One of the more later mithraic temples discovered in Rome, this example was excavated in 1973 when the church was undergoing renovations and the floor was stripped away, revealing the remains of the mithraeum. Made up of two long rooms, divided into smaller chambers, the mithraeum features two benches running along the walls, complete with a niche and altar.
Originally dating to around 180 AD, the mithraeum was actually enlarged at the end of the third century, with a wider altar and more elaborate decoration added, which shows perhaps a growing popularity (or at least increased monetary donations).
There are a number of interesting finds at this mithraeum; one of the most remarkable is a statue of Mithras being born from a rock, holding a knife in one hand and a torch in the other, and wearing a Phrygian cap. A gilded head of the god himself was also found, as well as a statue of a dog – a key symbol of the religion.
Santa Prisca Basilica
Another mithraeum situated below a church, this one is situated below Santa Prisca Basilica on the Aventine Hill. This Rome mithraeum was discovered by accident in 1934 by the Augustine fathers of the church during renovation works being undertaken.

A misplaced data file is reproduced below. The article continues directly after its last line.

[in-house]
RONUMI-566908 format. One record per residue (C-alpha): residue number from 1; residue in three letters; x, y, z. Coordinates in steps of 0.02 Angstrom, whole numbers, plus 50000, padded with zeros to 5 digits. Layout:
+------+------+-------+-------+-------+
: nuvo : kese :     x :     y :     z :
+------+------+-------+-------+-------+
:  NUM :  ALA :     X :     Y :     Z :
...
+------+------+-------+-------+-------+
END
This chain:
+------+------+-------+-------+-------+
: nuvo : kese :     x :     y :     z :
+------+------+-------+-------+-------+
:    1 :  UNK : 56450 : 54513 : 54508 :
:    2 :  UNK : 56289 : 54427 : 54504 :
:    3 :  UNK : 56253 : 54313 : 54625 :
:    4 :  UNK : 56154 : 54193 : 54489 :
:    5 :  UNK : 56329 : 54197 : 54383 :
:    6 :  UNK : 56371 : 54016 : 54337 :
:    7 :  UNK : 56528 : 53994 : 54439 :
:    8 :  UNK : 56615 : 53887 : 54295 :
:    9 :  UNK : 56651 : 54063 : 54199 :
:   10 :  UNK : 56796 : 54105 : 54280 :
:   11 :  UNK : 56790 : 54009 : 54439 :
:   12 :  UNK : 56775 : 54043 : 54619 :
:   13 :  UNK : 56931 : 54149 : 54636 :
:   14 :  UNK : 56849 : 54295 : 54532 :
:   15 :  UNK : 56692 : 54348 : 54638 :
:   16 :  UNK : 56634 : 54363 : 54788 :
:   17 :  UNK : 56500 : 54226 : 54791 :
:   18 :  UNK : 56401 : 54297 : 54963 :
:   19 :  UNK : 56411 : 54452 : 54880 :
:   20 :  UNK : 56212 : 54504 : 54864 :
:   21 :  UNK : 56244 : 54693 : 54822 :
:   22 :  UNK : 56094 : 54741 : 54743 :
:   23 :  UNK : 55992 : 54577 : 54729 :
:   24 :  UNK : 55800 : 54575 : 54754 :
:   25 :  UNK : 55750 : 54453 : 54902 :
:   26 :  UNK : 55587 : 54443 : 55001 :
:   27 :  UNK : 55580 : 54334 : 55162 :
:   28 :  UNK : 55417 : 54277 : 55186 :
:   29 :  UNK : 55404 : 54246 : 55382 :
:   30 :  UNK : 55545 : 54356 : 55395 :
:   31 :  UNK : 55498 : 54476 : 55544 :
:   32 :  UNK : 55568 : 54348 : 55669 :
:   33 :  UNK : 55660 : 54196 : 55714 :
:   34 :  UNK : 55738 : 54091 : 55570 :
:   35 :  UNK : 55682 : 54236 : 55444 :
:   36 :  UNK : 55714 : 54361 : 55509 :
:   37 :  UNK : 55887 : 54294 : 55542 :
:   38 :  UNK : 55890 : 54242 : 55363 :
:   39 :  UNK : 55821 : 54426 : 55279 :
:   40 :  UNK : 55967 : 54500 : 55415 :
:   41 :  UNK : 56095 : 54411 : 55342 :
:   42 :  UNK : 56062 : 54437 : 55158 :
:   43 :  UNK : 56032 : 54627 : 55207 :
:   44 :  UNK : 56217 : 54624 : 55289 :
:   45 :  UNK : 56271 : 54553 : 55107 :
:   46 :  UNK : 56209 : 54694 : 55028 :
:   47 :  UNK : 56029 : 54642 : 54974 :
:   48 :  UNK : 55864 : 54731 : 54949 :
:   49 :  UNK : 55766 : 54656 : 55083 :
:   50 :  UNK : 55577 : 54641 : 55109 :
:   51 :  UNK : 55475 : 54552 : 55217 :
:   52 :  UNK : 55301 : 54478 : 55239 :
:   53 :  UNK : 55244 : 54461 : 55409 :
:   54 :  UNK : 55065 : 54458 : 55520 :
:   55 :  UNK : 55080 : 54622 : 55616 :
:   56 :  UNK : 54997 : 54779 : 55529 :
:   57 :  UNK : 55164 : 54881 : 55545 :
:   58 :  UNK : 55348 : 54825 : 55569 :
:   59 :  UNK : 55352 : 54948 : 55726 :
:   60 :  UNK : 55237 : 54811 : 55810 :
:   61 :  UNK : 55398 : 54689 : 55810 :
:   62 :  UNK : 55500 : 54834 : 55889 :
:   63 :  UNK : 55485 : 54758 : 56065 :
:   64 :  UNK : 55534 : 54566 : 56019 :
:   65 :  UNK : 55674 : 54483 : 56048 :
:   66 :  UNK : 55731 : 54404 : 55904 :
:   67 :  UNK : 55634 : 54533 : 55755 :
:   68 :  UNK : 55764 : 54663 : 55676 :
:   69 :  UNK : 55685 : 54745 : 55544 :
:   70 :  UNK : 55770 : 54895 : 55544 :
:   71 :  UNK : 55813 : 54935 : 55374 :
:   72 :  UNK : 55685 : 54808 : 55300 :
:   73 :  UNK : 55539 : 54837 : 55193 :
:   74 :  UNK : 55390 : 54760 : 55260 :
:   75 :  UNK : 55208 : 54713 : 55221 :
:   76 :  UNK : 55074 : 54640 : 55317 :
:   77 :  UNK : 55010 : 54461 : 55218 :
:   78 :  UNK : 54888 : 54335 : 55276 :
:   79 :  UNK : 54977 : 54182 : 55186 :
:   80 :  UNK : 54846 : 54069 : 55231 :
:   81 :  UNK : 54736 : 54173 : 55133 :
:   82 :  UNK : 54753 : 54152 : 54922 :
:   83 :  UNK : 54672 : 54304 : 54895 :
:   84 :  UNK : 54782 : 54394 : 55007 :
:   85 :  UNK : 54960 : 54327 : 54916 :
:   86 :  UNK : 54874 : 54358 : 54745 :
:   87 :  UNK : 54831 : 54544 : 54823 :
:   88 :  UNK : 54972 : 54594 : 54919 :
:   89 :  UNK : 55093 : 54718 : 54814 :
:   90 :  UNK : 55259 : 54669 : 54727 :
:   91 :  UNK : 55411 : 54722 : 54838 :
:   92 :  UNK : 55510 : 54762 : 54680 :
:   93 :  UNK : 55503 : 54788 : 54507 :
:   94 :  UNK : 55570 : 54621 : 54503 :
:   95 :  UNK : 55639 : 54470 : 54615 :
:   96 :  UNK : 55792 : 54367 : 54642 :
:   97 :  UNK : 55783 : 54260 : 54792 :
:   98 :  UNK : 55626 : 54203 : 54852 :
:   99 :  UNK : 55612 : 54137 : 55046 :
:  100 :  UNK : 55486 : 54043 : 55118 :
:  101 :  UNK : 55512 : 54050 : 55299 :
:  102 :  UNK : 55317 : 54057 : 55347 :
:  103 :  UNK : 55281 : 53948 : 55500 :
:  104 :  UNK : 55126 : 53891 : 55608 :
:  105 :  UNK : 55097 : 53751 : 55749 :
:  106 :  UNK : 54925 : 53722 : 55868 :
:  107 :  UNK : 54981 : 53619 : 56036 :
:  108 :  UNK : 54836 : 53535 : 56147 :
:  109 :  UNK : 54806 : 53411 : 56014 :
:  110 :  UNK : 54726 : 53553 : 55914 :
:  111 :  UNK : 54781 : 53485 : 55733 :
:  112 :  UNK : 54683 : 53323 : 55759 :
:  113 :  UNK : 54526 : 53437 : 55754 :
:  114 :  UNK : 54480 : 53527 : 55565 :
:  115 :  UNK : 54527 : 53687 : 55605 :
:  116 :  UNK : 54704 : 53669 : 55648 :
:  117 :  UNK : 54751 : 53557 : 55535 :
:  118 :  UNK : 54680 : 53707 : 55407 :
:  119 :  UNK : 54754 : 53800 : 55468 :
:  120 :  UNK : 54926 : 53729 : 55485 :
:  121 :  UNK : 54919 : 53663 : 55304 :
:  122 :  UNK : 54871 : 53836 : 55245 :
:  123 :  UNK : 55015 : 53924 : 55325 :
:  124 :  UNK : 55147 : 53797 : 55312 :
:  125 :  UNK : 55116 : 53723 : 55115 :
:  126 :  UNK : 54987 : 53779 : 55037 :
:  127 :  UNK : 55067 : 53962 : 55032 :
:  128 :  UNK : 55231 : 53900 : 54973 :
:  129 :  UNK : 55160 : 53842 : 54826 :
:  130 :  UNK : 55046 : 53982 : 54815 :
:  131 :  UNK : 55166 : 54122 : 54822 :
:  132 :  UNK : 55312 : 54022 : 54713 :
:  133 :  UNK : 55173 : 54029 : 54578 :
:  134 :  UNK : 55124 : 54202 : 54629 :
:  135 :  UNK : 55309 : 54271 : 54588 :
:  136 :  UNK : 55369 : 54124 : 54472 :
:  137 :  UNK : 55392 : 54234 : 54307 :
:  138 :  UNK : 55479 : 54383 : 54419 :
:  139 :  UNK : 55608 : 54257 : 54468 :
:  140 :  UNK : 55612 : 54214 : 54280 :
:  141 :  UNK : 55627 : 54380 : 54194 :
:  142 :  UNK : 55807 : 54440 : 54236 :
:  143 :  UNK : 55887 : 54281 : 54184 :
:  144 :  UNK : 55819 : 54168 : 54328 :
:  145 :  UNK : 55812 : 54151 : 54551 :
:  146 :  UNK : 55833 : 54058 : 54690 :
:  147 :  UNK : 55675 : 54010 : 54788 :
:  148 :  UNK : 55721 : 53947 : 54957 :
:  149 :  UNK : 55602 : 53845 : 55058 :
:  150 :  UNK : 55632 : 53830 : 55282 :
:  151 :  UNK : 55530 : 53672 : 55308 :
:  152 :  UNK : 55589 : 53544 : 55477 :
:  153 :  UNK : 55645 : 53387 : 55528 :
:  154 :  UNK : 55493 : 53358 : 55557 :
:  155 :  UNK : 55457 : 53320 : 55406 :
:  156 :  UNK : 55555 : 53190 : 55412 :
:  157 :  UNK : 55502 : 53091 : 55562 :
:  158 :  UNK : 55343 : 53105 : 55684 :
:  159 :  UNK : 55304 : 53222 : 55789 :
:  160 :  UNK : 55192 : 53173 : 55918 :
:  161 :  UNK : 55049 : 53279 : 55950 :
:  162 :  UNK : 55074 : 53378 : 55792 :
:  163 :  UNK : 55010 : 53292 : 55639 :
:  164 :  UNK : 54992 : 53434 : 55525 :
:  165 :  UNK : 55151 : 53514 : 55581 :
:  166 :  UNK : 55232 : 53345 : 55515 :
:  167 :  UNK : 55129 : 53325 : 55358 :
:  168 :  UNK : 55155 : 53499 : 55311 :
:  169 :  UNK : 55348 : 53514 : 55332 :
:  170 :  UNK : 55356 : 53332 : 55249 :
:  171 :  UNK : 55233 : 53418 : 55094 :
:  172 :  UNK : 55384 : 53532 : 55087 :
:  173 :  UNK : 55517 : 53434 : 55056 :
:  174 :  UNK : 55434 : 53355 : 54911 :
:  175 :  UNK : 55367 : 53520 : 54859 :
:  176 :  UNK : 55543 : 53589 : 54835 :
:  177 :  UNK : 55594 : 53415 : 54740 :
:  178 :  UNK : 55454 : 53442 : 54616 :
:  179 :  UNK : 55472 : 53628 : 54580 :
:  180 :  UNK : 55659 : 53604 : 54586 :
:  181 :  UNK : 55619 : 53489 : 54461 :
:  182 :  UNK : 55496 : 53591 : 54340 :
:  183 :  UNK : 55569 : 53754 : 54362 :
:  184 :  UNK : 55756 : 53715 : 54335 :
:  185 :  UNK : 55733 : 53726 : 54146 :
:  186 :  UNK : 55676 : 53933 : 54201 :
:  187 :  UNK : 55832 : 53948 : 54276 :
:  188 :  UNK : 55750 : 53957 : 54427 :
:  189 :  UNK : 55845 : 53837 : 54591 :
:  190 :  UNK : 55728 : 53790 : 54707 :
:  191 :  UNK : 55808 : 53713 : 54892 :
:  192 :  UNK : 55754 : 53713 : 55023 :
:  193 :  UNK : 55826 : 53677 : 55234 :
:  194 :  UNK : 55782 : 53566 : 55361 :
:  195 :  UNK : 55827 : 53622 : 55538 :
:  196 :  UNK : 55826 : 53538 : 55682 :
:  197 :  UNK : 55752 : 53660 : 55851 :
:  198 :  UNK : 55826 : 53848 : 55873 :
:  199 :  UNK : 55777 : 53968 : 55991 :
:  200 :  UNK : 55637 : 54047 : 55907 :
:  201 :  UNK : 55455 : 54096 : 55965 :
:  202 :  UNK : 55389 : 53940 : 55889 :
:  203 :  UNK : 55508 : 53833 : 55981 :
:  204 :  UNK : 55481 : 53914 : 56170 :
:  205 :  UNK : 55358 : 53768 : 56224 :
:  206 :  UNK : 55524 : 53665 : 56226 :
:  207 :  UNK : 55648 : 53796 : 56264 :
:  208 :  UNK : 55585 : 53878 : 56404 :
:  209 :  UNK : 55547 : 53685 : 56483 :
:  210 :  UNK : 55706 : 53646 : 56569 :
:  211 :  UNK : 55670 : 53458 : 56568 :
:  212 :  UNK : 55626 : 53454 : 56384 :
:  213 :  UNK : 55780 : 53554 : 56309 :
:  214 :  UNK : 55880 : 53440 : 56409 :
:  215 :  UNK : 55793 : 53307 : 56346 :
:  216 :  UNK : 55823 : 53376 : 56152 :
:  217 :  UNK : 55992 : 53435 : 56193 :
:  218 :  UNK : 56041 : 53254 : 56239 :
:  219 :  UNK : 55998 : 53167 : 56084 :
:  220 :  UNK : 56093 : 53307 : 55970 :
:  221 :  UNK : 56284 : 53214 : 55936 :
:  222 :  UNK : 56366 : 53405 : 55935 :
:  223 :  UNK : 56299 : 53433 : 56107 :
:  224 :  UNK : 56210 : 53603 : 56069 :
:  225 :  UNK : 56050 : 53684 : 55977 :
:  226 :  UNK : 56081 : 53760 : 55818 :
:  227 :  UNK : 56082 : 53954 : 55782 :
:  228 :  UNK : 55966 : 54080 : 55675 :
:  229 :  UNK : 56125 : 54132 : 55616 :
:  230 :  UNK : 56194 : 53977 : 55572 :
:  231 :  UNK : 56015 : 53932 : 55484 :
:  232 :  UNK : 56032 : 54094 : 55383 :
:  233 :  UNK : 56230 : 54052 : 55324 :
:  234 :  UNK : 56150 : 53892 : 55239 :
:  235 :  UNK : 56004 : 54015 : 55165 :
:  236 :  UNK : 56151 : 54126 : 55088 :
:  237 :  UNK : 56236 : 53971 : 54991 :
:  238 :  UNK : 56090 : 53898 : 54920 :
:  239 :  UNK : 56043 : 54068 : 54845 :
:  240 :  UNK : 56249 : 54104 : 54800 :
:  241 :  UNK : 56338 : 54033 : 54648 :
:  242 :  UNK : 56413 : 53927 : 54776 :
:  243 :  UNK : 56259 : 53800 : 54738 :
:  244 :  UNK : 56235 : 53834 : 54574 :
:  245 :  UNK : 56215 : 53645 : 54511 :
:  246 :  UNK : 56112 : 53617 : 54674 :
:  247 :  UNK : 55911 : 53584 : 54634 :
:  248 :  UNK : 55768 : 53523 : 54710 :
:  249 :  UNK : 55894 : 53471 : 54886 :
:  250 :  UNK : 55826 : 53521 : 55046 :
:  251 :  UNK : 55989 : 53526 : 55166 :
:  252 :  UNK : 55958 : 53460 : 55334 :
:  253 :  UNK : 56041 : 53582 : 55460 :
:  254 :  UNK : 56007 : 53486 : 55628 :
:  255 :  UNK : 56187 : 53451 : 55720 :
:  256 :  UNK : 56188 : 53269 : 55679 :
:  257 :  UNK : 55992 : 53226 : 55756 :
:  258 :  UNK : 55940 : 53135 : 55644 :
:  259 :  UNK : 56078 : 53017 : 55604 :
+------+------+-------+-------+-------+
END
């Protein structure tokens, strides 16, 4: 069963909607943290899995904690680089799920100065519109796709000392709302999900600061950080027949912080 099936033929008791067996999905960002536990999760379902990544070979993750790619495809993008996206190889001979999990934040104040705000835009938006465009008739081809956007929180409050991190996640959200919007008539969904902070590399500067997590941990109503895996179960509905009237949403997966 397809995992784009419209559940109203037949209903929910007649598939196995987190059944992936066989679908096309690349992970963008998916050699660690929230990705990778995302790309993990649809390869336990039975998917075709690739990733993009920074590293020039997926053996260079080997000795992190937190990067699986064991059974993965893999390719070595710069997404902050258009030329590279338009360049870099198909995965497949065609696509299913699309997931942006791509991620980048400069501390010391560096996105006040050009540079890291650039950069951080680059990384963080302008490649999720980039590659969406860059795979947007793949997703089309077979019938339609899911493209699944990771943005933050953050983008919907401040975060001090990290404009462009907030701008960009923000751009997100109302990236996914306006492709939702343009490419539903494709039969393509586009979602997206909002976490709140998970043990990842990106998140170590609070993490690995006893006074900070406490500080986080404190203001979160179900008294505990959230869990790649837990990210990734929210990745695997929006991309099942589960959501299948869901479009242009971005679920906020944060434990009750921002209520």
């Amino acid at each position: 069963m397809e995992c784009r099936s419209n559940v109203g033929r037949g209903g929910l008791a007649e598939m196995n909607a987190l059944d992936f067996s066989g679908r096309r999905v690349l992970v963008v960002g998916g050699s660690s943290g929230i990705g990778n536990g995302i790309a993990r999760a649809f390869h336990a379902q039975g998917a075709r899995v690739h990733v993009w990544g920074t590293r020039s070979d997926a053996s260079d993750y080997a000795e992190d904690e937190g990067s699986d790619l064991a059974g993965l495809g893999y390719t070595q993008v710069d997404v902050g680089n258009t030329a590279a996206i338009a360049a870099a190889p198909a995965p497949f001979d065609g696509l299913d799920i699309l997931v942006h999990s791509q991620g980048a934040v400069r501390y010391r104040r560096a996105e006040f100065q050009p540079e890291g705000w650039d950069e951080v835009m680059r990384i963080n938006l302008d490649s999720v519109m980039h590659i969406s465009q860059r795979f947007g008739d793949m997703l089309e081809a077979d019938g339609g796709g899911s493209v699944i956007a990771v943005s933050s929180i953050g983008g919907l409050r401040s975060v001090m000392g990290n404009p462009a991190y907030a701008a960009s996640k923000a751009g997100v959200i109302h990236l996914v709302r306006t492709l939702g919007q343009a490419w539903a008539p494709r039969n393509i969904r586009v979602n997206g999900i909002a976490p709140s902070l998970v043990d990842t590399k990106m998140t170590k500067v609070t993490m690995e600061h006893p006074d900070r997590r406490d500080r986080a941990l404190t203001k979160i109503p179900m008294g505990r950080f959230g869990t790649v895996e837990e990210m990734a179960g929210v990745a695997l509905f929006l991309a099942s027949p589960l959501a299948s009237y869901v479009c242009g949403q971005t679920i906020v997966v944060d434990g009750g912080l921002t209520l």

The underground space features much symbology surrounding Mithraism. As well as the central bas relief of the young Mithras slaying the bull, there are also the two torchbearers at the entrance, one representing sunrise, the other sunset.
Other walls of this mithraeum feature frescos which tell the tale of the seven stages of initiation into the Mithraic cult. These are the tests that one would have to endure to be admitted into the cult. An interesting inscription can be found above the central niche: Saturday 20th November, 212 AD – possibly the foundation of the sanctuary.
At the time of writing, the site is temporarily closed.
Situated far from the center of Rome in Ostia Antica, the Mithraeum of the Seven Spheres (Mitreo delle Sette Sfere) was discovered in 1802 and further excavated 1886. This mithraeum dates back to the second half of the second century and was built on the western side of the Domus Apuleius. It’s not known whether or not the mithraeum was originally a house and was converted into a religious site, or if it was specially built.
Inside the mithraeum is a central aisle with a black and white mosaic floor, complete with symbols such as the dagger of Mithras – a reference to the slaying of the bull. The classic benches feature as they do in every mithraea, with room for around 32 men to sit, as well as two travertine altars.
On the walls, the signs of the zodiac are depicted in mosaic, placed in order according to astrological north; as you look at the altar, spring and summer zodiac signs are on the left side of the mithraeum, while autumn and winter ones are depicted on the right. The “seven spheres” that gives the mithraeum its name comes from the personified planets illustrated on the walls.
You can visit this mithraic temple during your visit of Ostia Antica.
You should also read my post How To Visit Ostia Antica, Rome.